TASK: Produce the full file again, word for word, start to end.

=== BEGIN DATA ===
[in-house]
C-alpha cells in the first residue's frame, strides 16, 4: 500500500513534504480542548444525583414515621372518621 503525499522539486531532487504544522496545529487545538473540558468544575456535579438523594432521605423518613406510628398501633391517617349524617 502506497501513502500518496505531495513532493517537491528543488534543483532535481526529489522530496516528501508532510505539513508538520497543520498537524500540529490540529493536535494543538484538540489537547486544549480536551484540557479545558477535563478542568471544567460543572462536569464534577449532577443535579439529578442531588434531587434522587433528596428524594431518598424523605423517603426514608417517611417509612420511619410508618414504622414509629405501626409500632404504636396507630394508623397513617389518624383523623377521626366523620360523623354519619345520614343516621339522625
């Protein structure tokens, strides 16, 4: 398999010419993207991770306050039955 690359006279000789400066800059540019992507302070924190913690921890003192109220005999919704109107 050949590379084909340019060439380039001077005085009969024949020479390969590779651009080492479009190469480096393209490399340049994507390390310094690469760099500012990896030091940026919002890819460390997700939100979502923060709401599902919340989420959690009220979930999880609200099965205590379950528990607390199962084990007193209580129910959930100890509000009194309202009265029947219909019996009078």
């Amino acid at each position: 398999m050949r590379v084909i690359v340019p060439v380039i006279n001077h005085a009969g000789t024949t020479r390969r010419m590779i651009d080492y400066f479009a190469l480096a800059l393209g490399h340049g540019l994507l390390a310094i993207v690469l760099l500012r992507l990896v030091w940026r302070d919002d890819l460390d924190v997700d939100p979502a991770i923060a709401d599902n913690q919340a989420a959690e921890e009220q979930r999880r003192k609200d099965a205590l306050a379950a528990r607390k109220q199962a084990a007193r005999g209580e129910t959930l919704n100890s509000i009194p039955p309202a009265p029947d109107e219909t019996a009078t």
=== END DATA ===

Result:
[in-house]
C-alpha cells in the first residue's frame, strides 16, 4: 500500500513534504480542548444525583414515621372518621 503525499522539486531532487504544522496545529487545538473540558468544575456535579438523594432521605423518613406510628398501633391517617349524617 502506497501513502500518496505531495513532493517537491528543488534543483532535481526529489522530496516528501508532510505539513508538520497543520498537524500540529490540529493536535494543538484538540489537547486544549480536551484540557479545558477535563478542568471544567460543572462536569464534577449532577443535579439529578442531588434531587434522587433528596428524594431518598424523605423517603426514608417517611417509612420511619410508618414504622414509629405501626409500632404504636396507630394508623397513617389518624383523623377521626366523620360523623354519619345520614343516621339522625
């Protein structure tokens, strides 16, 4: 398999010419993207991770306050039955 690359006279000789400066800059540019992507302070924190913690921890003192109220005999919704109107 050949590379084909340019060439380039001077005085009969024949020479390969590779651009080492479009190469480096393209490399340049994507390390310094690469760099500012990896030091940026919002890819460390997700939100979502923060709401599902919340989420959690009220979930999880609200099965205590379950528990607390199962084990007193209580129910959930100890509000009194309202009265029947219909019996009078």
């Amino acid at each position: 398999m050949r590379v084909i690359v340019p060439v380039i006279n001077h005085a009969g000789t024949t020479r390969r010419m590779i651009d080492y400066f479009a190469l480096a800059l393209g490399h340049g540019l994507l390390a310094i993207v690469l760099l500012r992507l990896v030091w940026r302070d919002d890819l460390d924190v997700d939100p979502a991770i923060a709401d599902n913690q919340a989420a959690e921890e009220q979930r999880r003192k609200d099965a205590l306050a379950a528990r607390k109220q199962a084990a007193r005999g209580e129910t959930l919704n100890s509000i009194p039955p309202a009265p029947d109107e219909t019996a009078t």